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Posted: 4/20/2016 1:46:41 AM EDT
Say a guy wants to build a concrete block wall, reinforced with rebar and concrete filled cells.  Basically want to build two walls that attach to existing walls to form a box/small room.  The only catch is this 8' wall will be built on an existing concrete slab.  I know setting the new heavy wall without landing on a footer is a no-no.  

My question, is there an alternative to a footing?  Can I pour a wide reinforced beam on top of the existing slab to help carry the weight of the narrow wall, and construct the wall on top of that beam?

There is no way to get a sign off to cut the existing slab, demo, and pour a footing.  But I might get the green light to form some sort of beam.

Link Posted: 4/20/2016 6:48:10 AM EDT
I don't know about where you live, but in my area, if an engineer stamps it, you can build it, as long as other codes are followed.   That would cost around $500 to have engineered here (North GA).  I would have it engineered, if your wall collapses or destroys your slab, you will not be ahead in savings.  I don't see why you can't cut out the section for the footer and pour a 18" wide, 12" deep footer with 2 #4 rebar in it.
Link Posted: 4/21/2016 1:52:08 AM EDT
Well, when I mean sign off, I meant the wife would shoot me if I took a demo saw to her porcelain tile

And I cannot cut the slab, since there are embedded heating tubes for hydronic heating that keep my tootsies warm when I am bailing an Obama on the throne in the winter.  And I like having warm tootsies.  

I was hoping to sacrifice some interior space with the beam, allowing me to build my little wall for my little block room...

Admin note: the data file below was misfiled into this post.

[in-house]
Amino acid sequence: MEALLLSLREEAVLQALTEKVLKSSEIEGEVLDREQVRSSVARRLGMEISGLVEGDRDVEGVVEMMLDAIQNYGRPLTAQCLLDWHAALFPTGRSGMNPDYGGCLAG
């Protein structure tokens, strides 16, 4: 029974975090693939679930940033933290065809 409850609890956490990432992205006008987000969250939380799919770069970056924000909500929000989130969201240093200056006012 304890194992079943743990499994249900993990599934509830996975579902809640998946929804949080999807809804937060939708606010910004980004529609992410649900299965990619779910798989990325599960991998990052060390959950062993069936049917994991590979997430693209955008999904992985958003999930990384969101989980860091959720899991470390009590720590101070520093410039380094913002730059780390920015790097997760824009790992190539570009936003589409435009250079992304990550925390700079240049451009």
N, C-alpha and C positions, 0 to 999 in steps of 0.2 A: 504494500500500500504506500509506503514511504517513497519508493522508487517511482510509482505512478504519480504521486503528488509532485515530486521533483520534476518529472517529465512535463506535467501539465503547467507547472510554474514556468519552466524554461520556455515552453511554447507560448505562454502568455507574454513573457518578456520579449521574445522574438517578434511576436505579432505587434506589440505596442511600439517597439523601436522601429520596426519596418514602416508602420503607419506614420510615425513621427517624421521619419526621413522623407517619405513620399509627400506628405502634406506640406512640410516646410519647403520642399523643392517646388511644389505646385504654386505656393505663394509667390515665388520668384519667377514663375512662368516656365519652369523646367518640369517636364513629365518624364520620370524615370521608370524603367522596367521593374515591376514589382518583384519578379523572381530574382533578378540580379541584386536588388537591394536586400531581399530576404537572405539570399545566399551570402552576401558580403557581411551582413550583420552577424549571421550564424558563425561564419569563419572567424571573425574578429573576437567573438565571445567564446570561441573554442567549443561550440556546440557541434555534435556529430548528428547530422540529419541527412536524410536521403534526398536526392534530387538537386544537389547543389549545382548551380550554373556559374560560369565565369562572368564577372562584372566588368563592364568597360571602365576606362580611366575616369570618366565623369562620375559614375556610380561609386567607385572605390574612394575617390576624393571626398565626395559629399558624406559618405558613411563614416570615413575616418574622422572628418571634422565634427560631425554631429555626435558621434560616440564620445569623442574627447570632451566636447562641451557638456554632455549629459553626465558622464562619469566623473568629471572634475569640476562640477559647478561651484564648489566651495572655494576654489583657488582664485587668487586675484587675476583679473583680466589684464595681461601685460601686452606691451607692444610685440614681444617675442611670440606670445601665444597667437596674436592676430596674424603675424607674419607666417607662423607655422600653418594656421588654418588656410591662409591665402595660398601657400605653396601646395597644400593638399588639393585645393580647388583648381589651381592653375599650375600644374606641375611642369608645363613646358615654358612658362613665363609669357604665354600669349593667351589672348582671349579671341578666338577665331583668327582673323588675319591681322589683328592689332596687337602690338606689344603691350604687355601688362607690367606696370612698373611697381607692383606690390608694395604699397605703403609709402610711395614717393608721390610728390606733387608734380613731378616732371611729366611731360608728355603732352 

Link Posted: 4/21/2016 7:20:26 PM EDT
I am NOT an engineer, but I would think they would order something like a 48" wide reinforced beam poured on top of your slab.  Do you know if there is any rebar in the slab?  If you're lucky there is. But likely not.  The bearing capacity of your soil?  These are things the engineer will ask. Call a concrete contractor in your area and see who they use for engineering, get a price for the design, do not skip this and bubba it.  It will probably be a lot cheaper to do a proper footing and replace her tile than to mess around with a grade beam.
Link Posted: 4/21/2016 8:05:34 PM EDT
In my own home I might give it a try if it was important to me.  A slab on compacted earth/gravel is very strong and using lintel block for a first course would be helpful.   What's difficult is not knowing if the builder did a good job of prepping the site for a slab...  We put a elevator shaft in a 50 year old college building years ago and when we cut the old slab for the elevator pit there was a void between the slab and the soil.  In some places as much as 3", but the slab surface looked OK, surprised me.

You're in a bad position because of the hydronic lines.
Link Posted: 4/23/2016 9:55:39 AM EDT
Discussion ForumsJump to Quoted PostQuote History
Originally Posted By billhw1:

You're in a bad position because of the hydronic lines.
View Quote

I think this is the final answer.  I knew it deep down, just did not want to admit it.  

Thanks to all for the comments and the input!  
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